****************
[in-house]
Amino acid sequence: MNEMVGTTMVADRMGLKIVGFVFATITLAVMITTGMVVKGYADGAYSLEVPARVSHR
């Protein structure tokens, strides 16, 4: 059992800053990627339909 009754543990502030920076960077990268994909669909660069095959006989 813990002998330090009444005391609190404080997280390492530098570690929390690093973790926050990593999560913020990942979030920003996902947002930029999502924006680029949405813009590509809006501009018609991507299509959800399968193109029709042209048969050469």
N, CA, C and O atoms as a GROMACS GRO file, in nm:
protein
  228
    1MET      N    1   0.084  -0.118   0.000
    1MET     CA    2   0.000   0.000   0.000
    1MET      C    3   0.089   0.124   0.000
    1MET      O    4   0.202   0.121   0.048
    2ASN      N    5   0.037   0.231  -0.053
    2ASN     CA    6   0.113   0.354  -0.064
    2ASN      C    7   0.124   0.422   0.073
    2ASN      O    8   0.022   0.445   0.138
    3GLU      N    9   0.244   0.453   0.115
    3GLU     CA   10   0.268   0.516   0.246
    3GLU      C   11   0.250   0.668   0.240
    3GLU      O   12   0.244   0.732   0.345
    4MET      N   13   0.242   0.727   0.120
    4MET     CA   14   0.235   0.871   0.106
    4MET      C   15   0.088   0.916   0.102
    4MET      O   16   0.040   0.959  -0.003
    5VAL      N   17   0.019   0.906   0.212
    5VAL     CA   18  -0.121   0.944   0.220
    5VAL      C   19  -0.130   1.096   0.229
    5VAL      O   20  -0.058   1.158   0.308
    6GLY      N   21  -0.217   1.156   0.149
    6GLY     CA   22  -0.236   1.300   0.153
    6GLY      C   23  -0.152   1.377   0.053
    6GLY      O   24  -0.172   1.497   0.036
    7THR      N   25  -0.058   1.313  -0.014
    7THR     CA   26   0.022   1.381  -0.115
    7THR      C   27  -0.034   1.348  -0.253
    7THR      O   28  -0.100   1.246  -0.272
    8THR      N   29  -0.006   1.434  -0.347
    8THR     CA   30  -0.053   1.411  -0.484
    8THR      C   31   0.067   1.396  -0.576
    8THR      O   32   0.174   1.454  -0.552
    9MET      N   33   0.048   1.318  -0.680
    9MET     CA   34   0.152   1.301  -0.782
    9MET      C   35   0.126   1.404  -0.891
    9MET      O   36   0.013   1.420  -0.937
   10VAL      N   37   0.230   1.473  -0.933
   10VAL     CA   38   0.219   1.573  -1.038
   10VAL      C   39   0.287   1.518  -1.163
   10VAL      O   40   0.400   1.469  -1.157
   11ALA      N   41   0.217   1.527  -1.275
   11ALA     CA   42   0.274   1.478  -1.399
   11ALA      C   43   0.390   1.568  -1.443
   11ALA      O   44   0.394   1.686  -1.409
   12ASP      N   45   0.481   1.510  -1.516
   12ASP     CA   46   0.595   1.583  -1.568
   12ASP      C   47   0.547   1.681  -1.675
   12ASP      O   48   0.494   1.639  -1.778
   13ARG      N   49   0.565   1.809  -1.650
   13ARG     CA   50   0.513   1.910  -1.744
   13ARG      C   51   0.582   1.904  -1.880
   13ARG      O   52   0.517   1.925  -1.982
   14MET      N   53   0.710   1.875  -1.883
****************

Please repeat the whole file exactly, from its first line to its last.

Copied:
[in-house]
Amino acid sequence: MNEMVGTTMVADRMGLKIVGFVFATITLAVMITTGMVVKGYADGAYSLEVPARVSHR
């Protein structure tokens, strides 16, 4: 059992800053990627339909 009754543990502030920076960077990268994909669909660069095959006989 813990002998330090009444005391609190404080997280390492530098570690929390690093973790926050990593999560913020990942979030920003996902947002930029999502924006680029949405813009590509809006501009018609991507299509959800399968193109029709042209048969050469």
N, CA, C and O atoms as a GROMACS GRO file, in nm:
protein
  228
    1MET      N    1   0.084  -0.118   0.000
    1MET     CA    2   0.000   0.000   0.000
    1MET      C    3   0.089   0.124   0.000
    1MET      O    4   0.202   0.121   0.048
    2ASN      N    5   0.037   0.231  -0.053
    2ASN     CA    6   0.113   0.354  -0.064
    2ASN      C    7   0.124   0.422   0.073
    2ASN      O    8   0.022   0.445   0.138
    3GLU      N    9   0.244   0.453   0.115
    3GLU     CA   10   0.268   0.516   0.246
    3GLU      C   11   0.250   0.668   0.240
    3GLU      O   12   0.244   0.732   0.345
    4MET      N   13   0.242   0.727   0.120
    4MET     CA   14   0.235   0.871   0.106
    4MET      C   15   0.088   0.916   0.102
    4MET      O   16   0.040   0.959  -0.003
    5VAL      N   17   0.019   0.906   0.212
    5VAL     CA   18  -0.121   0.944   0.220
    5VAL      C   19  -0.130   1.096   0.229
    5VAL      O   20  -0.058   1.158   0.308
    6GLY      N   21  -0.217   1.156   0.149
    6GLY     CA   22  -0.236   1.300   0.153
    6GLY      C   23  -0.152   1.377   0.053
    6GLY      O   24  -0.172   1.497   0.036
    7THR      N   25  -0.058   1.313  -0.014
    7THR     CA   26   0.022   1.381  -0.115
    7THR      C   27  -0.034   1.348  -0.253
    7THR      O   28  -0.100   1.246  -0.272
    8THR      N   29  -0.006   1.434  -0.347
    8THR     CA   30  -0.053   1.411  -0.484
    8THR      C   31   0.067   1.396  -0.576
    8THR      O   32   0.174   1.454  -0.552
    9MET      N   33   0.048   1.318  -0.680
    9MET     CA   34   0.152   1.301  -0.782
    9MET      C   35   0.126   1.404  -0.891
    9MET      O   36   0.013   1.420  -0.937
   10VAL      N   37   0.230   1.473  -0.933
   10VAL     CA   38   0.219   1.573  -1.038
   10VAL      C   39   0.287   1.518  -1.163
   10VAL      O   40   0.400   1.469  -1.157
   11ALA      N   41   0.217   1.527  -1.275
   11ALA     CA   42   0.274   1.478  -1.399
   11ALA      C   43   0.390   1.568  -1.443
   11ALA      O   44   0.394   1.686  -1.409
   12ASP      N   45   0.481   1.510  -1.516
   12ASP     CA   46   0.595   1.583  -1.568
   12ASP      C   47   0.547   1.681  -1.675
   12ASP      O   48   0.494   1.639  -1.778
   13ARG      N   49   0.565   1.809  -1.650
   13ARG     CA   50   0.513   1.910  -1.744
   13ARG      C   51   0.582   1.904  -1.880
   13ARG      O   52   0.517   1.925  -1.982
   14MET      N   53   0.710   1.875  -1.883